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leftovers
Of the challenges of the 21st century, one of the largest in terms of magnitude and prevalence is food insecurity. The term food insecurity is used loosely to define inconsistent access to food, due to limitations of resources.

The issue is unfortunately highly prevalent in not only the developing world but in the United States as well. According to the United States Department of Agriculture, 1 in 6 Americans faces food insecurity. This translates to roughly 50 million Americans in total.

These staggering numbers are indicative of what most of us are already quite familiar with: the issue of global hunger. However, the interpretation of its causes, and consequently the approach to its solutions, has been controversial. Many scientists, particularly biotechnologists, regard higher food production as the solution; and in many instances, it is effective.

As a result of agronomical developments, the world today is producing more food per inhabitant than ever before. However, the strides made in scientific innovation have not paralleled the alleviation of global hunger.

In fact, the implications of these discrepancies lie in the inequality of food distribution. For many people, food remains unavailable despite the copious amounts of food that go to waste each day. According to the Environmental Protection Agency, almost 35 million tons of food were wasted in the United States in 2013. Estimates by the National Resource Defense Council have estimated that 40% of all food produced in America is wasted.

To tackle the issue of wasted food, a Seattle-based startup has come up with a creative solution based on smartphone technology: Leftover Swap. Leftover Swap is a smartphone app that allows users to share their leftover food with others before it goes to waste. The users can snap a photo of their leftovers, and upload it on the app with a location tag. Anyone looking for food can then find all the shared food in their location. To make the app safer for users, it allows for instant messaging within the app where users can agree on a location to pick up food. The app also does not allow any user to charge for their leftover food.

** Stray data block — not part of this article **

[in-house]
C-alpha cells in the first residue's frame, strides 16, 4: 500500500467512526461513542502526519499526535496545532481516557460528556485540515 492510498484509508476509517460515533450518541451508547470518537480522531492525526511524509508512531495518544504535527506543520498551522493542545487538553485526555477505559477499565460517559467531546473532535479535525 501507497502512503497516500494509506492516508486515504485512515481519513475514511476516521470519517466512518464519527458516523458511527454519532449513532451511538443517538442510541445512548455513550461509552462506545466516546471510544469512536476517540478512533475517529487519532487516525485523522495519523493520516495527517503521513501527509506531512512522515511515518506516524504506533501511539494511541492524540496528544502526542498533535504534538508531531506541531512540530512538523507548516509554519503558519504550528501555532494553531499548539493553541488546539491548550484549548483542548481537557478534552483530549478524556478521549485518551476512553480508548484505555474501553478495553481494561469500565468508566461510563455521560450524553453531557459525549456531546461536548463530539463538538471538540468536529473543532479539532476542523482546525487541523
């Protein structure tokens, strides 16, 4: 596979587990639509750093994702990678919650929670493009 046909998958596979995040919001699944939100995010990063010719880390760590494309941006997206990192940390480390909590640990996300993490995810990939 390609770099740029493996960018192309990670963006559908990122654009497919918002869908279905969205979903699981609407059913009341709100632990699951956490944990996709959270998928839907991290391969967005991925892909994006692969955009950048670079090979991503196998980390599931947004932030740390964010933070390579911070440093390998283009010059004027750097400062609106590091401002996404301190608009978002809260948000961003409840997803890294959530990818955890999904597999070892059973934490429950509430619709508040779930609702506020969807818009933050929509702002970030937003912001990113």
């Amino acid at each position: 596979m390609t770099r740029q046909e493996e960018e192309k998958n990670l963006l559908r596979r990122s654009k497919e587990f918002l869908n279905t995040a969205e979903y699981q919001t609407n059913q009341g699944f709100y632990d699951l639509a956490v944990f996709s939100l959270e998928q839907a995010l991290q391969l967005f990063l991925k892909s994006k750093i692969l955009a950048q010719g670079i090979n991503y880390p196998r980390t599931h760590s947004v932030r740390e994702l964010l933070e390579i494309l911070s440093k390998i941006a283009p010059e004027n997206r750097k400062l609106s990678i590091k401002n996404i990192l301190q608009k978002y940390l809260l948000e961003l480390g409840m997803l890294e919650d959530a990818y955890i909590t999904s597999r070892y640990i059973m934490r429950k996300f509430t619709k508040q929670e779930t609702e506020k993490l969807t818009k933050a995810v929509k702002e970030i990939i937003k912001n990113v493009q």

The benefits and the range of applications for the app remain dubious: people who own smartphones are not necessarily the ones in dire need of free food provision. However, as smartphones become cheaper, it may be possible to reach marginalized populations. Moreover, it can be a way for food recovery networks to salvage more food that would have otherwise gone to a landfill.

Many people are also concerned about the degree of safety of food. The Health Department does not evaluate this food, as it is not technically being sold. In spite of the app’s continual reminders to only share food one would eat itself, the hygienic status of the food cannot be positively reaffirmed. The co-founder of the app, Dan Newman, contends that there is a certain degree of faith that needs to be put into this effort, as would be the case if one was being given food as a guest.

The app is to date the only app of its kind and faces some hurdles before it can reach the objectives of sustainability and food equality that it intends. However, it is a step in the right direction, and as interest in the app increases, it is more than likely that we will see improvements both from this app and potential competitors.

Atifah Safi

Sources: Washington Post, NPR, , NRDC, Feeding America, USDA, Leftover Swap
Photo: Newsana